We aren’t at the conclusion of a Tarantino-worthy Mexican stand-off yet, but thanks to Saturday’s South Carolina GOP primary, we now have a clearer picture of who will be left to face off before the end credits roll.
Donald Trump solidified his lead with a dominating win of 32.50% of the vote, while distant second place challenger Marco Rubio pulled 22.48%. Nipping at the Florida Senator’s Underoos like a small dog in a Coppertone Suntan ad is Ted Cruz with 22.34%.
The biggest news of the night was former Florida Governor Jeb(!) Bush announcing his departure from the presidential demolition derby, setting up Marco Rubio as the GOP establishment candidate.
The majority of Jeb’s supporters will likely turn to Rubio, increasing his chances for second place (again) in the upcoming Nevada caucus. At some point, this guy will actually have to win one of these.
After coming in last place (among still running candidates) in New Hampshire and now South Carolina, in addition to firing over fifty members of his staff at the beginning of the month due to financial woes, Dr. Ben Carson has firmly established himself as this election year’s political cockroach. At this point, Carson’s campaign for the presidency is essentially the most expensive book tour ever.
Considering Carson’s evangelical supporters will likely turn to Ted Cruz when he eventually drops out, I can only imagine Cruz strangled a kitten when he heard Carson vowed to carry on to Nevada.
While the GOP lived it up in South Carolina, the Democratic candidates were already in the Silver State attending events in their party’s latest caucus.
Much has been said about Vermont Senator Bernie Sanders’ trouble with attracting minority voters. The Nevada Democratic caucus showed it’s more than just talk.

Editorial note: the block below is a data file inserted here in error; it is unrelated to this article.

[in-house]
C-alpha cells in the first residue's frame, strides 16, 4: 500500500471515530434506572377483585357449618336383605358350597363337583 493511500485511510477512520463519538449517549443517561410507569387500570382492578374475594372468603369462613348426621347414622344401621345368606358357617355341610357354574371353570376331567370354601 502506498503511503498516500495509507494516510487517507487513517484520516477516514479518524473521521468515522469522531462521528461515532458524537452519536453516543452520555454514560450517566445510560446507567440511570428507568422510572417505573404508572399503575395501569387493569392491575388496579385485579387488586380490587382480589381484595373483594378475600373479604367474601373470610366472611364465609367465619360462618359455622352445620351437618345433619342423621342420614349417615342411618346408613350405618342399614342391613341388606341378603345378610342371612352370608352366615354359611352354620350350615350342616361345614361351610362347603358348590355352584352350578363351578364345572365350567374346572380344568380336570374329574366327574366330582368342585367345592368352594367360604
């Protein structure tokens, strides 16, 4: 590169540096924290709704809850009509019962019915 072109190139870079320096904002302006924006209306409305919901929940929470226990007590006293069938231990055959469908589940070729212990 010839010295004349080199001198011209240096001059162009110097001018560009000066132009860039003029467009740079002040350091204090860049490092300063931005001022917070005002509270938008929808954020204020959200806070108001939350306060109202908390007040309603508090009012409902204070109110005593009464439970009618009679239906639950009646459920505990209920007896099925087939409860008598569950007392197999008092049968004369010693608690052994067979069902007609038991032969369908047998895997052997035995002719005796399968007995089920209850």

CNN’s preliminary entrance polling reported Hillary Clinton winning 76% of Nevada’s black vote in the most racially diverse state participating in the early election process to date.
Thanks to those same polls, it was initially believed that Sanders won a majority (53%) of Nevada’s Hispanic vote. Unlike the black vote, those numbers quickly became disputed.
Referencing Nevada’s Clark County (which holds the highest number of Hispanic voters), The New York Times’ Nate Cohn tweeted on Saturday:
“Based on the results in Clark, the precincts in ELV, and the overall entrance poll error, I do not believe Sanders won the Hispanic vote.”
FiveThirtyEight Editor in Chief and master Statistician Nate Silver would back Cohn’s tweet just twenty-six minutes later.
Cohn discussed the caucus results in further detail on Sunday:
“In the 76 precincts in Clark County where we believe that a plurality of registered Democrats are Hispanic, Mrs. Clinton defeated Mr. Sanders in the delegate count by a margin of 58 percent to 42 percent. In the smaller number of majority Hispanic precincts, she seemed to win about 60 percent of the delegates, and she won perhaps 65 percent of the delegates in the precincts where Hispanics appeared to be a particularly large share of registered Democrats.”
Iowa and New Hampshire, both states in which Sanders received his largest numbers, are simply inaccurate representations of the nation’s growing diversity.
With Super Tuesday less than two weeks away, Sanders potentially faces an uphill battle to expand his core base beyond white liberals.
There is an issue not being discussed as largely as it should be and that is the voter turnouts. Specifically, the Republican turnout.
All three states that have held a caucus or primary have reported record numbers for the GOP, while the Democrats have yet to achieve a new voter milestone.
- In Iowa, the GOP beat their 2012 attendance record of 121,503 by 60,000 attendees.
- In New Hampshire, the GOP topped their old record with 287,683 ballots.
- South Carolina had over 730,000 primary voters,creating a new record.
The 2014 midterm elections had the lowest voter turnout since World War II. Only 36.4% of eligible voters participated that year, resulting in the GOP reclaiming the Senate.
We can’t afford to make that mistake again in 2016.